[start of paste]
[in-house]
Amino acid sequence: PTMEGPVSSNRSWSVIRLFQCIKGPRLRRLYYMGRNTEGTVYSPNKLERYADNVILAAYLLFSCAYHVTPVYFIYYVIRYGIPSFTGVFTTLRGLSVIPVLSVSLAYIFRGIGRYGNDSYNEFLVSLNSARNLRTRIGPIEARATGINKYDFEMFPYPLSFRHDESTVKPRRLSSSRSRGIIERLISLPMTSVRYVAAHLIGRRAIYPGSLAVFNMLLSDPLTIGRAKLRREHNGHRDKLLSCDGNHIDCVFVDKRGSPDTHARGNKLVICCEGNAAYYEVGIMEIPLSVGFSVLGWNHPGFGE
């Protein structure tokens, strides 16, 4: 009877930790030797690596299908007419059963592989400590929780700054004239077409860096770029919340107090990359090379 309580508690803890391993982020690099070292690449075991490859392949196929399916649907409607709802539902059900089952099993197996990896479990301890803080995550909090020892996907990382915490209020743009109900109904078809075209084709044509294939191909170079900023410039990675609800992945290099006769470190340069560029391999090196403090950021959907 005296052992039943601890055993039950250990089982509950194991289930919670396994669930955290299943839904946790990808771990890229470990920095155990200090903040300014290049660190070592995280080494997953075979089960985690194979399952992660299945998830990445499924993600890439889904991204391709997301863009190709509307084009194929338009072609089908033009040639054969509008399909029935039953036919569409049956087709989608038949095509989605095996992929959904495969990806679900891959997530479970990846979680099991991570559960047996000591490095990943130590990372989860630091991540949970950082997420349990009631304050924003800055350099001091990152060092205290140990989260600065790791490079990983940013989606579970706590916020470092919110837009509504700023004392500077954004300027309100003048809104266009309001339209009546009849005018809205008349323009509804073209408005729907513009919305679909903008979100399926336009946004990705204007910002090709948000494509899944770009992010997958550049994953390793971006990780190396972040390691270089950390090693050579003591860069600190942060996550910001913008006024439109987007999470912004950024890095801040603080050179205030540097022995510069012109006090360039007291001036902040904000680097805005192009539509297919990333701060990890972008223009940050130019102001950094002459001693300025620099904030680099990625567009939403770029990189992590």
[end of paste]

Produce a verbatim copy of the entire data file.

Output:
[in-house]
Amino acid sequence: PTMEGPVSSNRSWSVIRLFQCIKGPRLRRLYYMGRNTEGTVYSPNKLERYADNVILAAYLLFSCAYHVTPVYFIYYVIRYGIPSFTGVFTTLRGLSVIPVLSVSLAYIFRGIGRYGNDSYNEFLVSLNSARNLRTRIGPIEARATGINKYDFEMFPYPLSFRHDESTVKPRRLSSSRSRGIIERLISLPMTSVRYVAAHLIGRRAIYPGSLAVFNMLLSDPLTIGRAKLRREHNGHRDKLLSCDGNHIDCVFVDKRGSPDTHARGNKLVICCEGNAAYYEVGIMEIPLSVGFSVLGWNHPGFGE
């Protein structure tokens, strides 16, 4: 009877930790030797690596299908007419059963592989400590929780700054004239077409860096770029919340107090990359090379 309580508690803890391993982020690099070292690449075991490859392949196929399916649907409607709802539902059900089952099993197996990896479990301890803080995550909090020892996907990382915490209020743009109900109904078809075209084709044509294939191909170079900023410039990675609800992945290099006769470190340069560029391999090196403090950021959907 005296052992039943601890055993039950250990089982509950194991289930919670396994669930955290299943839904946790990808771990890229470990920095155990200090903040300014290049660190070592995280080494997953075979089960985690194979399952992660299945998830990445499924993600890439889904991204391709997301863009190709509307084009194929338009072609089908033009040639054969509008399909029935039953036919569409049956087709989608038949095509989605095996992929959904495969990806679900891959997530479970990846979680099991991570559960047996000591490095990943130590990372989860630091991540949970950082997420349990009631304050924003800055350099001091990152060092205290140990989260600065790791490079990983940013989606579970706590916020470092919110837009509504700023004392500077954004300027309100003048809104266009309001339209009546009849005018809205008349323009509804073209408005729907513009919305679909903008979100399926336009946004990705204007910002090709948000494509899944770009992010997958550049994953390793971006990780190396972040390691270089950390090693050579003591860069600190942060996550910001913008006024439109987007999470912004950024890095801040603080050179205030540097022995510069012109006090360039007291001036902040904000680097805005192009539509297919990333701060990890972008223009940050130019102001950094002459001693300025620099904030680099990625567009939403770029990189992590």